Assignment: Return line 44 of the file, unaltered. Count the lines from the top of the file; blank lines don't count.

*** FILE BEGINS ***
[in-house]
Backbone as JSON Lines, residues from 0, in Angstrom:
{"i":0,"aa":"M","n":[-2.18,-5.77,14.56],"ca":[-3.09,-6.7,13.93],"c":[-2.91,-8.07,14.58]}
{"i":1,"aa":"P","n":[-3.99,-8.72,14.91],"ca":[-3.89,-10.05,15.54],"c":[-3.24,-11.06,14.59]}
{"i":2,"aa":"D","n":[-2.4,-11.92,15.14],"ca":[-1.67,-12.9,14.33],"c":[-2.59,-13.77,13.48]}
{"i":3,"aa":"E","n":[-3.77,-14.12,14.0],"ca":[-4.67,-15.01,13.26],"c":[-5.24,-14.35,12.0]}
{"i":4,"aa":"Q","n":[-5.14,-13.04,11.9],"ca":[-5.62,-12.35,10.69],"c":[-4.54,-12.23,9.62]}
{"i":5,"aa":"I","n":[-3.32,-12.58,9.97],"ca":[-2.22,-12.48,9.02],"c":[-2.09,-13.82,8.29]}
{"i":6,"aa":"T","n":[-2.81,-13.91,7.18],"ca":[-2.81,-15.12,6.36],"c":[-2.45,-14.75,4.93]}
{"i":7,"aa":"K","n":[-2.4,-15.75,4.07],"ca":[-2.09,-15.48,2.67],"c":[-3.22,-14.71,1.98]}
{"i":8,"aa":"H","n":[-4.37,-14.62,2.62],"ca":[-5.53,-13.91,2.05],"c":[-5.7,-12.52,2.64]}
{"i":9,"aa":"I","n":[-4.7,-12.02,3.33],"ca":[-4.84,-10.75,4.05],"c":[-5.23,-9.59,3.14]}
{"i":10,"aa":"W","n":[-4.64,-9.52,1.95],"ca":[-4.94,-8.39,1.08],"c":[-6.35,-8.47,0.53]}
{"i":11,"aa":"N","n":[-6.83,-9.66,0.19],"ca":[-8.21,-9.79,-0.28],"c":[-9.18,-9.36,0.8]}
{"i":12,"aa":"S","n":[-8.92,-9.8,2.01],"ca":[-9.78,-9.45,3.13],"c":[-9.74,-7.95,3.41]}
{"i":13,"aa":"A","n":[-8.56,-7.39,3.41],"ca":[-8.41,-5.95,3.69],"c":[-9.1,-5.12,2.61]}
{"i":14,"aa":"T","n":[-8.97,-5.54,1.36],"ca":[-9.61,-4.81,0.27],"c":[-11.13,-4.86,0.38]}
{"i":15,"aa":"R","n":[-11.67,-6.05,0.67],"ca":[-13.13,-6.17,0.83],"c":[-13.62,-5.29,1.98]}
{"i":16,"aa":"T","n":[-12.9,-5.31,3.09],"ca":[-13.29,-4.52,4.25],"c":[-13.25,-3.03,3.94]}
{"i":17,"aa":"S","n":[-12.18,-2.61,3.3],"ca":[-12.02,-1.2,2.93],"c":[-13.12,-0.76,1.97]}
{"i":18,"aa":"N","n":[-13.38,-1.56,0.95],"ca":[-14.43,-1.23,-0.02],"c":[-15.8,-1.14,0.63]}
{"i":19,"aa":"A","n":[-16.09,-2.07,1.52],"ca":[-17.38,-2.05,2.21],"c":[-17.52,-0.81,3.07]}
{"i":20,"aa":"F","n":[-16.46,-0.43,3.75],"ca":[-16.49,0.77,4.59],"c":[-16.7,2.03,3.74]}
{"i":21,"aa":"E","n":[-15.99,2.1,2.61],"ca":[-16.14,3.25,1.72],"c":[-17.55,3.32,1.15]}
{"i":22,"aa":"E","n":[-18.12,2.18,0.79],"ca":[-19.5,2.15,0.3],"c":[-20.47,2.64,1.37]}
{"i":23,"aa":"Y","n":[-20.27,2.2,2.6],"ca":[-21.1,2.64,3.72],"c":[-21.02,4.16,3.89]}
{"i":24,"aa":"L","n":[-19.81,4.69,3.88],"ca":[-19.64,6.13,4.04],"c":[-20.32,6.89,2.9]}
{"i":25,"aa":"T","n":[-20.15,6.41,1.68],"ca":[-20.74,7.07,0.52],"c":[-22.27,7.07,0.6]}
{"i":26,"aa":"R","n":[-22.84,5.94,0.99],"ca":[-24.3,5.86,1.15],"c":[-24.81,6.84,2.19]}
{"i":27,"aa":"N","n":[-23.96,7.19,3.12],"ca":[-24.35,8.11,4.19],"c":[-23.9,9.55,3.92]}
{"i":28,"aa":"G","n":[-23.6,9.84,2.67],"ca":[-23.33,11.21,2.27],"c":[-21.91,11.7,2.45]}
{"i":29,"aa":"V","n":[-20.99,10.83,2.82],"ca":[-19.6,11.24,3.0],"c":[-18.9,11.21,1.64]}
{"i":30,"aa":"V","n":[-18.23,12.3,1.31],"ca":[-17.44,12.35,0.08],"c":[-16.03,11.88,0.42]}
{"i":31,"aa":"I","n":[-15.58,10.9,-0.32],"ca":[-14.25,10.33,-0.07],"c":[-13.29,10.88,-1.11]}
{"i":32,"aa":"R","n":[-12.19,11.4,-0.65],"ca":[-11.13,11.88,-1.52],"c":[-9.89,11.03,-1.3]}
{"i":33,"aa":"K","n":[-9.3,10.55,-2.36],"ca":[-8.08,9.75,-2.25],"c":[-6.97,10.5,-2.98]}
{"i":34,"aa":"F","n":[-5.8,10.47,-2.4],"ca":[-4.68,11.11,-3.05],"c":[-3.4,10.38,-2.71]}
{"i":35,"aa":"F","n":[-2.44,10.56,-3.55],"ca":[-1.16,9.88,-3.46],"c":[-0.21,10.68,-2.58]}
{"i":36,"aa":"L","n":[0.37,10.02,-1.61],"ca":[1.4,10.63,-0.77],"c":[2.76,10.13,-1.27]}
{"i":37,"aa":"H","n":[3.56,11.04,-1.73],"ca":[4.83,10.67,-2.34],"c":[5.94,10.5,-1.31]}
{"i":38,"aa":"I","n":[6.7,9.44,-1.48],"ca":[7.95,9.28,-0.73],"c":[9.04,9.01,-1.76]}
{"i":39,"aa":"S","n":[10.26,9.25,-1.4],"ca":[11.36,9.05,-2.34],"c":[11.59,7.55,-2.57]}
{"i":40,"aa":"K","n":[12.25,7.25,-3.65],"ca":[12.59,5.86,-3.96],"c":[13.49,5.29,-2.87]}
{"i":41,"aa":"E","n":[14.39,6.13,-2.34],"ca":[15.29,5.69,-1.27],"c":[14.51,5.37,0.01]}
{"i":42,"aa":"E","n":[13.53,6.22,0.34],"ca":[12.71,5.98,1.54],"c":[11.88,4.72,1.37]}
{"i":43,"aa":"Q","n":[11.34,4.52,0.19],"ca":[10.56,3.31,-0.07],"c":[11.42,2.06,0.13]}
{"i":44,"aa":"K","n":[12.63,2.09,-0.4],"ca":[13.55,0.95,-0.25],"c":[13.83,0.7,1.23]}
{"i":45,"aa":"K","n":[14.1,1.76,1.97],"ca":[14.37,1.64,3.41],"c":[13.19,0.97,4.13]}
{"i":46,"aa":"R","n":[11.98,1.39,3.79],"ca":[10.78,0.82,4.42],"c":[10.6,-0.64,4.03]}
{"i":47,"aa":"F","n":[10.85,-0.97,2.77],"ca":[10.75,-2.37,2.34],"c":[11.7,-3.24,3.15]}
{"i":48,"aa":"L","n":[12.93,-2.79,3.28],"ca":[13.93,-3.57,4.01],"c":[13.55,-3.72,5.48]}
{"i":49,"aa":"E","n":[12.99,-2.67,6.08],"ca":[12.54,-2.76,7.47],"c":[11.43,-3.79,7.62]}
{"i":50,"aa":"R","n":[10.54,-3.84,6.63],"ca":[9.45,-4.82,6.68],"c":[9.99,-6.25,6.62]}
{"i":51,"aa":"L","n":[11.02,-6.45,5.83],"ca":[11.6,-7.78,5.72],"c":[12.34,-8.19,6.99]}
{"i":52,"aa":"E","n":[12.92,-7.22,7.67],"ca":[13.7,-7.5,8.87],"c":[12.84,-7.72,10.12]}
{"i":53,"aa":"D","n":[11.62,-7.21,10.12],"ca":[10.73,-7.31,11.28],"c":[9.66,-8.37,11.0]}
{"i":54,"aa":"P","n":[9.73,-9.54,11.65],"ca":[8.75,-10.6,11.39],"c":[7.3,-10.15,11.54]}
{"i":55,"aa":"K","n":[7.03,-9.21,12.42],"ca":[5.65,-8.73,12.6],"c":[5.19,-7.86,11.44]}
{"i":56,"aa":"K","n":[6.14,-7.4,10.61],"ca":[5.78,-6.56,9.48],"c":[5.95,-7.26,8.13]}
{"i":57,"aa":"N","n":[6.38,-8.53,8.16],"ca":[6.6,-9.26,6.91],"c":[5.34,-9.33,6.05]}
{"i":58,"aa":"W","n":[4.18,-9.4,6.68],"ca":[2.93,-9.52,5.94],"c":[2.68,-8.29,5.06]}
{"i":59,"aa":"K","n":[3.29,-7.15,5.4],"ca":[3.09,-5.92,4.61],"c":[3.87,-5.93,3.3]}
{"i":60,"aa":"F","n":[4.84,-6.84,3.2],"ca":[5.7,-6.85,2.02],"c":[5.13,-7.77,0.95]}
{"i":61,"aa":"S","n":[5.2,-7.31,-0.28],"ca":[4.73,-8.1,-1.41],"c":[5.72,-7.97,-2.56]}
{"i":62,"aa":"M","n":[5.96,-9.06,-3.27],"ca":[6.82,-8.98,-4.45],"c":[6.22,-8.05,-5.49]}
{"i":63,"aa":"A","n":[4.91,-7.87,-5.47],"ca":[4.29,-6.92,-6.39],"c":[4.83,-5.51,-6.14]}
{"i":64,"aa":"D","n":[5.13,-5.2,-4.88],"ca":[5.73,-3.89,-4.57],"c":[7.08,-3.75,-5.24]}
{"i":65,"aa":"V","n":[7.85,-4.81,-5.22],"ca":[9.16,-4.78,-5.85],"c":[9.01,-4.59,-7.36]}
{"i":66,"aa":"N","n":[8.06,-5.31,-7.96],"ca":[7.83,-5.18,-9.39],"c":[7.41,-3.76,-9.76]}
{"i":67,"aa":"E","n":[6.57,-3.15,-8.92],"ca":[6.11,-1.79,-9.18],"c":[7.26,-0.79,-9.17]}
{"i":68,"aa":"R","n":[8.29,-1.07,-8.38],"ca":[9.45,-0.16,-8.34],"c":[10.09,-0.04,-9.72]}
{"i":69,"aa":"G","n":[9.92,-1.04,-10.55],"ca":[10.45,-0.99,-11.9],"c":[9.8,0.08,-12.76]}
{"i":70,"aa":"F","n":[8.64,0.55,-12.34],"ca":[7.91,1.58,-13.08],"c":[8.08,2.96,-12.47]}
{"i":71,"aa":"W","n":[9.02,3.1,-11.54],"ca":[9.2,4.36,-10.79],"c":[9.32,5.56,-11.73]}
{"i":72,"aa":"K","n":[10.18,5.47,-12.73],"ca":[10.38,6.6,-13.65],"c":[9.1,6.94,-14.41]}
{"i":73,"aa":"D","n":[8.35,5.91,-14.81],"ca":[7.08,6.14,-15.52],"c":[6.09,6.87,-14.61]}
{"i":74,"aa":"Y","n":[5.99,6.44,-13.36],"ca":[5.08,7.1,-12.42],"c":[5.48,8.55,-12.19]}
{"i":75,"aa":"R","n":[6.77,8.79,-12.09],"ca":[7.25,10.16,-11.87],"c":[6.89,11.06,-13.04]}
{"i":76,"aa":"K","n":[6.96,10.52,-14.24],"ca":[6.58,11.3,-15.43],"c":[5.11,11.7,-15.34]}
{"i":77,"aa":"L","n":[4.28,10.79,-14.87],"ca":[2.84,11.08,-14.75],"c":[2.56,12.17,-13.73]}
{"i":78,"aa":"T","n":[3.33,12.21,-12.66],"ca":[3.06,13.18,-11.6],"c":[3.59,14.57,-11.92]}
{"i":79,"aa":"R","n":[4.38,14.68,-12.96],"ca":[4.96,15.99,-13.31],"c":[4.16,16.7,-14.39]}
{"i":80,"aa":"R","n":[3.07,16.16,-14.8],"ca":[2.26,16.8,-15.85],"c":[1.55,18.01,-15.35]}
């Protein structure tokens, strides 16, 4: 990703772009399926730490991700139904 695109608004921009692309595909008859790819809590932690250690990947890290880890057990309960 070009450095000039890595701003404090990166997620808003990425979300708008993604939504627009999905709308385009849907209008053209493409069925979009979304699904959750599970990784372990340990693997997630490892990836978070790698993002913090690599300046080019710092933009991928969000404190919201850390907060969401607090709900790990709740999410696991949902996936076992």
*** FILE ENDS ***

{"i":41,"aa":"E","n":[14.39,6.13,-2.34],"ca":[15.29,5.69,-1.27],"c":[14.51,5.37,0.01]}